Serum wrote:
Jmacq1 wrote:

Unless they get away while you're fighting. Unless the Dungeon Master chooses to play the situation out differently. Unless the Paladin gets some lucky dice rolls.

Have you only roleplayed with ironclad "RAW" Dungeon Masters? If so, I feel very sorry for you. If I wanted to play a game where the only thing that matters is dice rolls, I'd play Yahtzee.

The villagers were dominated. They weren't going anywhere. In fact, it's possible the Vampire could even have used a couple as meat shields while still sending others into the prismatic wall.

Sure. He "could have." But I guess in your games the DM doesn't have any control over how situations play out? Doesn't reward players staying true to what their characters should be?

If you don't like the standards Paladins are flat-out described as being held to, then don't play them, and don't allow them in your campaigns (or tailor them so their codes are not so strict if that's your preference).

At a bare minimum, just standing around and seething in this particular situation sure as heck isn't remotely close to "Paladin-like" behavior. Especially when it seems to stem more from a player's concern over his character than a character's concern for themselves. I would even accept "fleeing" as acceptable in this instance if it were in an attempt to rally his companions to get back in there and fight it out, but just standing there being angry? Nope, not gonna keep all your fancy powers and bonuses when IIRC it flat-out states that "allowing evil through inaction" can "ding" a Paladin too.


A paladin must respect the sanctity of life. If a paladin gets themselves killed needlessly at my table, they've failed to do that and lose all paladin powers. Plus, by making futile gestures instead of acting intelligently to actually achieve results, they have squandered the gift of their gods.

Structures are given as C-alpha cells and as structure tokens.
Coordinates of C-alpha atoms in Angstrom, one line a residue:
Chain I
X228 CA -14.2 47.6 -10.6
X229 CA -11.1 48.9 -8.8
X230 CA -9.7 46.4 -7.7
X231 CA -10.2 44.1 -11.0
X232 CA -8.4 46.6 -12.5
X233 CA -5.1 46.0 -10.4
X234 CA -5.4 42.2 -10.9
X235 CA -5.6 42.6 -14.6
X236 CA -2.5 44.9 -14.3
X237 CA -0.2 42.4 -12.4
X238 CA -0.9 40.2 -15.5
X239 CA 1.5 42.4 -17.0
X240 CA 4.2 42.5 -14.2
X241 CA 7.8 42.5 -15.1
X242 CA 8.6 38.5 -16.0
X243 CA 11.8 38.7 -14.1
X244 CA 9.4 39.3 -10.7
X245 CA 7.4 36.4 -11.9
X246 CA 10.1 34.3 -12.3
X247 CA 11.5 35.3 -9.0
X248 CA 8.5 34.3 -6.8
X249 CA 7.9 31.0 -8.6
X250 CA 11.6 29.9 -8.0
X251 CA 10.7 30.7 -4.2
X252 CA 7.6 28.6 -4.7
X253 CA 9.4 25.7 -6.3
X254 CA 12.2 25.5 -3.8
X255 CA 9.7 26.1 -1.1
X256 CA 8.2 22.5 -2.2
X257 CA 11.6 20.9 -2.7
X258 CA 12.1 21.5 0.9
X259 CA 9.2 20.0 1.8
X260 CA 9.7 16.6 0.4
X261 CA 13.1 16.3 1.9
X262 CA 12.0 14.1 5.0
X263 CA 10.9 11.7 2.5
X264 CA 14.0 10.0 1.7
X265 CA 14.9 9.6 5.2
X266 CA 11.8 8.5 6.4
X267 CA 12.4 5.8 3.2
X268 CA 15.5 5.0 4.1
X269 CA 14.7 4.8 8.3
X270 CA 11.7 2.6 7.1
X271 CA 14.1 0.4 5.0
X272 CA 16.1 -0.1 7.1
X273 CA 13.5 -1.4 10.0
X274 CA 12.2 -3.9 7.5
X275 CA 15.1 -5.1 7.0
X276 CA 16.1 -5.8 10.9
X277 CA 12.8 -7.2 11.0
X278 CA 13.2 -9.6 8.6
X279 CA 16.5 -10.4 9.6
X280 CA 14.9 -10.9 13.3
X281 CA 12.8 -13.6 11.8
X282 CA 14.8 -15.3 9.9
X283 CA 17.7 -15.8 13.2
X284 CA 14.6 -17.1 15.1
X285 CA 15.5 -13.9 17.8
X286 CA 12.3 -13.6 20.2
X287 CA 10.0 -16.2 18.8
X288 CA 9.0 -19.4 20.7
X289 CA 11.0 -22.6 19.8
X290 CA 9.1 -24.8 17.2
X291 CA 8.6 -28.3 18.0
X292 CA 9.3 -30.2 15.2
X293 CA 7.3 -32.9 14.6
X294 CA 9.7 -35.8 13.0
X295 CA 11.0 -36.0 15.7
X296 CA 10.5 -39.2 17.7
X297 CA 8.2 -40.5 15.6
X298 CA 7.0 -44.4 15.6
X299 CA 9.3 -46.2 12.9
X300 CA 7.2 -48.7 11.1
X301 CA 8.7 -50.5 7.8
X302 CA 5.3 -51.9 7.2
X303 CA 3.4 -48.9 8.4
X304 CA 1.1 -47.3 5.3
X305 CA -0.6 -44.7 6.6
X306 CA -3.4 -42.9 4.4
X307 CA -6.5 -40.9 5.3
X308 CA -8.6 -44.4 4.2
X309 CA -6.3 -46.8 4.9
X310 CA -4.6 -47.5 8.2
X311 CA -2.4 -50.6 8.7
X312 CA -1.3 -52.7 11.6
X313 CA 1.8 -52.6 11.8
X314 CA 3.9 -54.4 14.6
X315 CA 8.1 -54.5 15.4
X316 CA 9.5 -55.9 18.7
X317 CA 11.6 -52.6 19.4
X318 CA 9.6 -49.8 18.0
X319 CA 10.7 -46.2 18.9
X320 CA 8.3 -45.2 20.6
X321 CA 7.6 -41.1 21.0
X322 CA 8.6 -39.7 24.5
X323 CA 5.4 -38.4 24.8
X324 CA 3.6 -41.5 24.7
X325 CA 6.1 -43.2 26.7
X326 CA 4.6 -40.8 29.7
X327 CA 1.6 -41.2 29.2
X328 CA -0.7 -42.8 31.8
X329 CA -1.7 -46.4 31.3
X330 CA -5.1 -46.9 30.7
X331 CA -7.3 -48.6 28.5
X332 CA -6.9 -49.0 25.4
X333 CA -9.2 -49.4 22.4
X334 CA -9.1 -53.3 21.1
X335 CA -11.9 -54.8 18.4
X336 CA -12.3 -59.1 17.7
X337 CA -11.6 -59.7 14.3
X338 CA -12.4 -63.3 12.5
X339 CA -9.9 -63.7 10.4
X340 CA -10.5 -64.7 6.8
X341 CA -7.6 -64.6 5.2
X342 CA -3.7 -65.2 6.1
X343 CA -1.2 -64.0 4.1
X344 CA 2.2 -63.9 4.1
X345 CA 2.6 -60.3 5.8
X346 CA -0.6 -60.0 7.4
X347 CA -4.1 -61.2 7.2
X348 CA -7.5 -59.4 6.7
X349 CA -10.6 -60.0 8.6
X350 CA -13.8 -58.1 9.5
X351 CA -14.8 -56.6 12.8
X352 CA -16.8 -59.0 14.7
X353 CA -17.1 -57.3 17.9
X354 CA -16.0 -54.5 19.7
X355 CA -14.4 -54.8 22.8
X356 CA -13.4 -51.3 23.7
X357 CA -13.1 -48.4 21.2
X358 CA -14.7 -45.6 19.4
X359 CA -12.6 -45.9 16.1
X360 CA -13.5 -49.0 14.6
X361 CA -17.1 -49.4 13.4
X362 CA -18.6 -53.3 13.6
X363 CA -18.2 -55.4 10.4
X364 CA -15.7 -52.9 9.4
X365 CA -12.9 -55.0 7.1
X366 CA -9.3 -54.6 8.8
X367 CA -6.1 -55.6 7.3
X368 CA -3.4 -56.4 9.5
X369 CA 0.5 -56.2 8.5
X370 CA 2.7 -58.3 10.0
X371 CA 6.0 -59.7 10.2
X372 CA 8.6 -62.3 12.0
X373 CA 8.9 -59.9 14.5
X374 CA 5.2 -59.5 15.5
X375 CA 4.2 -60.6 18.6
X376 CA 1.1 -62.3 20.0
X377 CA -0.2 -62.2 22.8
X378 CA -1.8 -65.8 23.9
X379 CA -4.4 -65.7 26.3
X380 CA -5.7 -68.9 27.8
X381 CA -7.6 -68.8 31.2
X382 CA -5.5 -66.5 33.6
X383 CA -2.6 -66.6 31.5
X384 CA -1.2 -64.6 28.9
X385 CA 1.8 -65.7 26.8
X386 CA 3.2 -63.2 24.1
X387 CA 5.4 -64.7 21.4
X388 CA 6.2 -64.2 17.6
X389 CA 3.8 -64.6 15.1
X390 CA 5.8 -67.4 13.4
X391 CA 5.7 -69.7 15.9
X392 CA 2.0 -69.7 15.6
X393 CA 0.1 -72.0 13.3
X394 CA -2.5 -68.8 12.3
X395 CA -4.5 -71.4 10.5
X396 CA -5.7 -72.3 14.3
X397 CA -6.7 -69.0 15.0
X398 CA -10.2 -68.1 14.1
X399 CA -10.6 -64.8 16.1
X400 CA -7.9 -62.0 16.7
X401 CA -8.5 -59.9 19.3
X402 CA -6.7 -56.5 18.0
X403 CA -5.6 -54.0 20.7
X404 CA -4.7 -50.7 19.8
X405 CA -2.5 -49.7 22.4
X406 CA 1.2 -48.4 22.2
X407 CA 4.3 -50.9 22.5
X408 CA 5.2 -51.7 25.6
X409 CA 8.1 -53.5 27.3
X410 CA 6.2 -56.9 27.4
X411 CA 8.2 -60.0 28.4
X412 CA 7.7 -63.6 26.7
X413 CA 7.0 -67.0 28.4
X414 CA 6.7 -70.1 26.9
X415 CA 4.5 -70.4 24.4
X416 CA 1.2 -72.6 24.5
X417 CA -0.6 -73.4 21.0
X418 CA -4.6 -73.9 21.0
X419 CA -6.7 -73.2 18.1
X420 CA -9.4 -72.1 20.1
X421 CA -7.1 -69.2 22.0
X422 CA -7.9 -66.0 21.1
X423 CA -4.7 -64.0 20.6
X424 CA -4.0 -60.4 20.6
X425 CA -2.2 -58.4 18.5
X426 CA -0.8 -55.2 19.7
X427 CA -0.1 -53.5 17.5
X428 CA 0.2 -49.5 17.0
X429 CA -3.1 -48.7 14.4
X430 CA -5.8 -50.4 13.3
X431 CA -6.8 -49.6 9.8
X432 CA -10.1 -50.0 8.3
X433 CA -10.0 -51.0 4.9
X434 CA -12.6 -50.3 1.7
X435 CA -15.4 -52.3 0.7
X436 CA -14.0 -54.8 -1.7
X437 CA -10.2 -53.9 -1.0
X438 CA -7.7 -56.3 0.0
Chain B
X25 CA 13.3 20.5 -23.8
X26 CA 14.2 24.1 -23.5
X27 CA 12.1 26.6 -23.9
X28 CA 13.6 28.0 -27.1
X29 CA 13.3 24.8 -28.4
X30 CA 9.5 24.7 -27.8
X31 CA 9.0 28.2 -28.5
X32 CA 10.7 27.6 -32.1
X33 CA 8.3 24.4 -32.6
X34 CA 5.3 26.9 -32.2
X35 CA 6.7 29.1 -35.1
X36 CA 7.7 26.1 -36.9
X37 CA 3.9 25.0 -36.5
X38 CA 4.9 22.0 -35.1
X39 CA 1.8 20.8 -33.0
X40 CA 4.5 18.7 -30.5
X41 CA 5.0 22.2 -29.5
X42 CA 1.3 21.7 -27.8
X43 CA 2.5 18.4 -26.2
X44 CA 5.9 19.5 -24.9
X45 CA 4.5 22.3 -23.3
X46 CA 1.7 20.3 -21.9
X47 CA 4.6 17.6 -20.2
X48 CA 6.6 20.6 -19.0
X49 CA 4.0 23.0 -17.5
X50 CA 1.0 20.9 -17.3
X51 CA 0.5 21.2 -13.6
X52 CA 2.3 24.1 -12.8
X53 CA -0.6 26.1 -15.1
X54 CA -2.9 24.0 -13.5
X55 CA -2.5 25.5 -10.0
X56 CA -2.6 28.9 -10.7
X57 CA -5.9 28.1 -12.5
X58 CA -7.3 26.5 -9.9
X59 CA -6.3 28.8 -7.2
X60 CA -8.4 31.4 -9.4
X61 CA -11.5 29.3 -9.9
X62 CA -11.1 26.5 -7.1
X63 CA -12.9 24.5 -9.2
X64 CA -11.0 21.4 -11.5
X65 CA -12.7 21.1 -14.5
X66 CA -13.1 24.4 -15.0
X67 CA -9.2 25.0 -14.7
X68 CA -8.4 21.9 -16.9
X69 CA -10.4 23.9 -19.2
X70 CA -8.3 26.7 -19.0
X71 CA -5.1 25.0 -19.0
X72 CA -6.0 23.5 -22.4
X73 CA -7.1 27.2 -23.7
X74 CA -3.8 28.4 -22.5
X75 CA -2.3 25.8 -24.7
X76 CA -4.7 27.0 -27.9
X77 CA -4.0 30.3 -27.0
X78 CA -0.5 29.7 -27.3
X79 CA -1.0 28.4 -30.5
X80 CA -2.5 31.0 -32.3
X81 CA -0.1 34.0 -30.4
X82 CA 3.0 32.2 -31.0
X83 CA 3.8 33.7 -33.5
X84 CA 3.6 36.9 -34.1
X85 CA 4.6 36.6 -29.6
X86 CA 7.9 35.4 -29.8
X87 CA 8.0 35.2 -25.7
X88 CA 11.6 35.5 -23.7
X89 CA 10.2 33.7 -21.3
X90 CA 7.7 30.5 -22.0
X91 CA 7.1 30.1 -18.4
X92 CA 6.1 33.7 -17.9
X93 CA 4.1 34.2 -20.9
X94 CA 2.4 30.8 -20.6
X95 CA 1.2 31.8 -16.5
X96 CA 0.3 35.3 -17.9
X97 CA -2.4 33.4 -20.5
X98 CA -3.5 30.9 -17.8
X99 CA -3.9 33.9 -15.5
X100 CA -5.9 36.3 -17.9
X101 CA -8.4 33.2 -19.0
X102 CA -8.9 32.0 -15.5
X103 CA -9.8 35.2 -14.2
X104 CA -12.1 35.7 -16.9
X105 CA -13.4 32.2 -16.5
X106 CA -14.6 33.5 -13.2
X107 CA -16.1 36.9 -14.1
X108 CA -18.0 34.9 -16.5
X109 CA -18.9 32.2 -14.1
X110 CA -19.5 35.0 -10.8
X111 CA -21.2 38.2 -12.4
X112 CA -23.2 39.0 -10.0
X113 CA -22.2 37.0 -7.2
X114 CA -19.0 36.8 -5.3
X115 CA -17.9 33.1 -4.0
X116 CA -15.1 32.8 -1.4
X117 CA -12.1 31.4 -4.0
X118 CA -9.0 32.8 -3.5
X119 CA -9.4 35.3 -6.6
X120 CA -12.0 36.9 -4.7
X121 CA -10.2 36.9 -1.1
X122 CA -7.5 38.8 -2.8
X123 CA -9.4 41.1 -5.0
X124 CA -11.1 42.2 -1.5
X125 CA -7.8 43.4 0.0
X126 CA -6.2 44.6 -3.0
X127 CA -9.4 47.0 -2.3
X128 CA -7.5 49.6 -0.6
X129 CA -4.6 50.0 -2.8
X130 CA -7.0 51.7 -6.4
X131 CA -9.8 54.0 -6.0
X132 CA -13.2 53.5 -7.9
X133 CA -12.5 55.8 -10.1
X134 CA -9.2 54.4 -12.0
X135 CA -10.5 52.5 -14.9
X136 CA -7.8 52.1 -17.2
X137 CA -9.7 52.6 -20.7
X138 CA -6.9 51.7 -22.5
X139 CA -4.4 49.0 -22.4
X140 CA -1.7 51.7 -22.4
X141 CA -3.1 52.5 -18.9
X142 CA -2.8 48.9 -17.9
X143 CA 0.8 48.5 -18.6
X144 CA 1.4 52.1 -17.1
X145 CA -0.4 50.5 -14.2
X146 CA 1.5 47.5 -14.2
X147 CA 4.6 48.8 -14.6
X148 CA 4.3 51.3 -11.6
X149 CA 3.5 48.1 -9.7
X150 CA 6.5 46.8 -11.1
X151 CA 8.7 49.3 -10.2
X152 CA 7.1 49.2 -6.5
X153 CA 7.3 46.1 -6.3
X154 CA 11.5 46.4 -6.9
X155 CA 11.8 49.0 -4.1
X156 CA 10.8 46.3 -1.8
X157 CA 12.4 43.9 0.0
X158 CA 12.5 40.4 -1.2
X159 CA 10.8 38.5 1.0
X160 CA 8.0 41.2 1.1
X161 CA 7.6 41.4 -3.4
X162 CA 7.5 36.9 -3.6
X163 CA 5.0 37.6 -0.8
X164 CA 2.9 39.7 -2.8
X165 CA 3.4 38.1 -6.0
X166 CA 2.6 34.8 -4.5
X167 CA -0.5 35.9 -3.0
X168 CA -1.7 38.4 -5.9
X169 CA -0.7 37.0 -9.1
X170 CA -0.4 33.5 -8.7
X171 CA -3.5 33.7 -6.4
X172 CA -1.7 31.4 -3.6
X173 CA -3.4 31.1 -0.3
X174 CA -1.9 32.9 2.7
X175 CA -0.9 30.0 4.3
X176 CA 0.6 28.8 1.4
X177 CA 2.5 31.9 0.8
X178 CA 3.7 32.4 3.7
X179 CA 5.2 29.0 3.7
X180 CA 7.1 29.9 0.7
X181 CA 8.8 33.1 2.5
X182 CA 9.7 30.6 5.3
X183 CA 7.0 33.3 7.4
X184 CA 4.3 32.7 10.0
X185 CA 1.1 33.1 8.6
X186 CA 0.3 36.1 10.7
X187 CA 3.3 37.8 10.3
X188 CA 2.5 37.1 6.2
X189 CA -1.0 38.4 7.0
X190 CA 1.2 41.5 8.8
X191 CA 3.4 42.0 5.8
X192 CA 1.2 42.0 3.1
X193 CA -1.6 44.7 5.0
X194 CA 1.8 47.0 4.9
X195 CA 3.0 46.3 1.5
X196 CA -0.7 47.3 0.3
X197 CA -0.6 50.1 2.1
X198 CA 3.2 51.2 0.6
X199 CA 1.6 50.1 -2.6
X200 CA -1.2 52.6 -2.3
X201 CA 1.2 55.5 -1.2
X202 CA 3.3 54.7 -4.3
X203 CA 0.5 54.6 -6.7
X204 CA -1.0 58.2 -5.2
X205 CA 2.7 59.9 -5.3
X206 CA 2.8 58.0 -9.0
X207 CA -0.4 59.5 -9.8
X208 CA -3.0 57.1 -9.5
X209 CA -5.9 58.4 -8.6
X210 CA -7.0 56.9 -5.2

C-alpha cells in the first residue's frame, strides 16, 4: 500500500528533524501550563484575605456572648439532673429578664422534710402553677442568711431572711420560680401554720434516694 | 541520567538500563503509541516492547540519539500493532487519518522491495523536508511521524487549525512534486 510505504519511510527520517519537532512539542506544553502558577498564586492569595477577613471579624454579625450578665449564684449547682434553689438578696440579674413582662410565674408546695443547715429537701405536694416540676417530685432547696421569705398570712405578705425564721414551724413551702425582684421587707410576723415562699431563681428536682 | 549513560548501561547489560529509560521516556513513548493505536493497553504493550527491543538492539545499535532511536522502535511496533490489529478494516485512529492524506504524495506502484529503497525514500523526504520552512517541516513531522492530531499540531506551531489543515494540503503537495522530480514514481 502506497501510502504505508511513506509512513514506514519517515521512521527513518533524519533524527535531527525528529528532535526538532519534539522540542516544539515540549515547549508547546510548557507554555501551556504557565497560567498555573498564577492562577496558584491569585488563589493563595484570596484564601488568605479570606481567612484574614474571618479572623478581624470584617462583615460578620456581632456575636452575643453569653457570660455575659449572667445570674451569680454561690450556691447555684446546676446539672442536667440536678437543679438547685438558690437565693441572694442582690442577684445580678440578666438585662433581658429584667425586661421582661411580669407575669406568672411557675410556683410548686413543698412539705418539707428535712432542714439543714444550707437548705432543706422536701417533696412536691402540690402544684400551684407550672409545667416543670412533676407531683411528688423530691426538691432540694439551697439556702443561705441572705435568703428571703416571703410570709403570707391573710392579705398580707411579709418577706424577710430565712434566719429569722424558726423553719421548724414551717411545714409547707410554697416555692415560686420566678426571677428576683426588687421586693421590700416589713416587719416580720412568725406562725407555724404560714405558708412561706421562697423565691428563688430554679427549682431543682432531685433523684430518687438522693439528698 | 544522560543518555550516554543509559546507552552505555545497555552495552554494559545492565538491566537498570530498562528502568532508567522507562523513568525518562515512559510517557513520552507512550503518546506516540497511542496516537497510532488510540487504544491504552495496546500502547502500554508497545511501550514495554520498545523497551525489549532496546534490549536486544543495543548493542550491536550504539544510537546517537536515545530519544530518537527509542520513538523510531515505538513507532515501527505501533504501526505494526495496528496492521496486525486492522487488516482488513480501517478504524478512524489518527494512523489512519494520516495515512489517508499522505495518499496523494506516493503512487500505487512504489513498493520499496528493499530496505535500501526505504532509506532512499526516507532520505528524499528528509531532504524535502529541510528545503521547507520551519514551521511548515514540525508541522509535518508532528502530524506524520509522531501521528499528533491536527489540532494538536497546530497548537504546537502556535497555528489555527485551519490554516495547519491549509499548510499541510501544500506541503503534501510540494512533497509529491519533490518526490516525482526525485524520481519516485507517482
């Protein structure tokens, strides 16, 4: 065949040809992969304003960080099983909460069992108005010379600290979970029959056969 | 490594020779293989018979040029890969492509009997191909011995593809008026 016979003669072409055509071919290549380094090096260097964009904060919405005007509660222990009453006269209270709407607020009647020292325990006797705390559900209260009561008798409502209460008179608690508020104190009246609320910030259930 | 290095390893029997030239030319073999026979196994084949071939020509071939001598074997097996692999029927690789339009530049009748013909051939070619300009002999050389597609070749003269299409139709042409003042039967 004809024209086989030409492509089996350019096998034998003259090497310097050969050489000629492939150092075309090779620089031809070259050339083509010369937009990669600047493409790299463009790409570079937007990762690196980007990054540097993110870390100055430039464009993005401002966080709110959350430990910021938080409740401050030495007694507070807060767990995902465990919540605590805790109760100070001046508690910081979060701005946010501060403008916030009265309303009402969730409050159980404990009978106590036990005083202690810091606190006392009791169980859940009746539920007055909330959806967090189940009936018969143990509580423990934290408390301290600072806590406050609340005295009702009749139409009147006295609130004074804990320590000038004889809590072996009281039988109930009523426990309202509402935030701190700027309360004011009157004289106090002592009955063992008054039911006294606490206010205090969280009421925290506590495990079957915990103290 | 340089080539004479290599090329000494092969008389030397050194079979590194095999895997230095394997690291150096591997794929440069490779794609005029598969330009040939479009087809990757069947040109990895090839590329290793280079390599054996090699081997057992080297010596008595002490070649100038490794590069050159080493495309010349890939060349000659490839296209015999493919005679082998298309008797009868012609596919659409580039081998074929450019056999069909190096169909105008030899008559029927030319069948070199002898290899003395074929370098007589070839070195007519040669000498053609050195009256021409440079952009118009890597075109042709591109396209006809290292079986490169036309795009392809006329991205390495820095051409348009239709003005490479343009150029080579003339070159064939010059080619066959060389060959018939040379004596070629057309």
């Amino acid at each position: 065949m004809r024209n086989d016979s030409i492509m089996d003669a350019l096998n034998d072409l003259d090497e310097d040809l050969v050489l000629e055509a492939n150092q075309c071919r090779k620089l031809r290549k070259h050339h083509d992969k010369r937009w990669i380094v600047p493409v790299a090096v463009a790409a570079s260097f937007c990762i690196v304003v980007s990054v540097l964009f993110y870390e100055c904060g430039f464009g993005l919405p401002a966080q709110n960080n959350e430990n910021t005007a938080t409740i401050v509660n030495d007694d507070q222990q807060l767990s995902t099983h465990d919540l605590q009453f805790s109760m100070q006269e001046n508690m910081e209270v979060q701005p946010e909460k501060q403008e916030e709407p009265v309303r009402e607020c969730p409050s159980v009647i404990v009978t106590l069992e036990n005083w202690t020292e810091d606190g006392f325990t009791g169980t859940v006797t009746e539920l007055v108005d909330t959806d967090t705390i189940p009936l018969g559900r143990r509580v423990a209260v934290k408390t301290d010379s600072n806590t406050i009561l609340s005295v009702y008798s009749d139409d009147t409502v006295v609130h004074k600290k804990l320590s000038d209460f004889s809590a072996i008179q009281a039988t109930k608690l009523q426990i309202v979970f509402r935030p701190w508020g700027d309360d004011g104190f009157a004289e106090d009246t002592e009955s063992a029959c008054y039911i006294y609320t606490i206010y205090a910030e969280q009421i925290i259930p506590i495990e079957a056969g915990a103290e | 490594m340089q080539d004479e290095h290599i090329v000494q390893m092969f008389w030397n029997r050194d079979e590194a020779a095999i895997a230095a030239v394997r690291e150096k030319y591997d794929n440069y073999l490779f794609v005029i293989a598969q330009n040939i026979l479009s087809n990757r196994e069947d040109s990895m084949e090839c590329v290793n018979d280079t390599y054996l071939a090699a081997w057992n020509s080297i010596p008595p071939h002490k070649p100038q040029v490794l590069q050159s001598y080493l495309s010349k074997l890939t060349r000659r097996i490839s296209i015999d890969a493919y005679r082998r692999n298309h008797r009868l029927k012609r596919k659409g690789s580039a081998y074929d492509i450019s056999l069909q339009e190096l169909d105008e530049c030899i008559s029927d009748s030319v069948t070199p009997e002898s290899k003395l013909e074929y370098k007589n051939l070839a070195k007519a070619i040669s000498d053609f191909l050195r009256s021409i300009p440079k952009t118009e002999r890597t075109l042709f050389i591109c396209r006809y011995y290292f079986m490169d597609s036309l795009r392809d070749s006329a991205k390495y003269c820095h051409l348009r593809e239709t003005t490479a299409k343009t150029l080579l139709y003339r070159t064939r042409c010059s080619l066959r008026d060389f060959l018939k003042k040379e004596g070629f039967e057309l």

This isn't a matter of die rolls, it's a matter of "welp, it's the big villain and all eight of my comrades have suddenly ceased to be useful combatants, clearly this is not a smart time to force a showdown".

And no, "you should trust the GM to change the rules of the universe and have all the NPCs act as stupid as you so that you don't get yourself killed when you make your futile gesture" is not a good argument on any level.

Shadow Lodge

Jmacq1 wrote:
Roberta Yang wrote:

> "I don't believe paladins are required to be Lawful Stupid"

> "I believe paladins are required to make futile heroic sacrifices"

K.

Perhaps context is a difficult concept for you to grasp, so let me explain for you again:

If it were a situation of "Vampire shows up in a room that only contains the Paladin's companions and the companions immediately flee," There's no reason the Paladin shouldn't flee as well.

In this situation of "Vampire shows up in a room filled with innocent people + the Pally's companions, and the companions flee," then yes...a potential heroic sacrifice is very well called-for. In this instance, it is a genuine heroic sacrifice. THe presence of a few dozen innocent villagers makes all the difference. Not to mention the "DM Fiat" aspect that the situation immediately takes on. If you're a strictly RAW, Dice-rule-all kind of player, then yeah, it's probably futile. Most DMs and players aren't, though.

I mean, maybe trying to stay in character and save lives is "stupid" and "futile" for you, but in that case, I doubt you'd ever properly play a Paladin anyway. The alignment and code of behavior are the balancing aspect of the character class. If you don't like it? Don't play 'em.

First of all, there's no call for rude personal attacks. It does nothing but demean you and argument.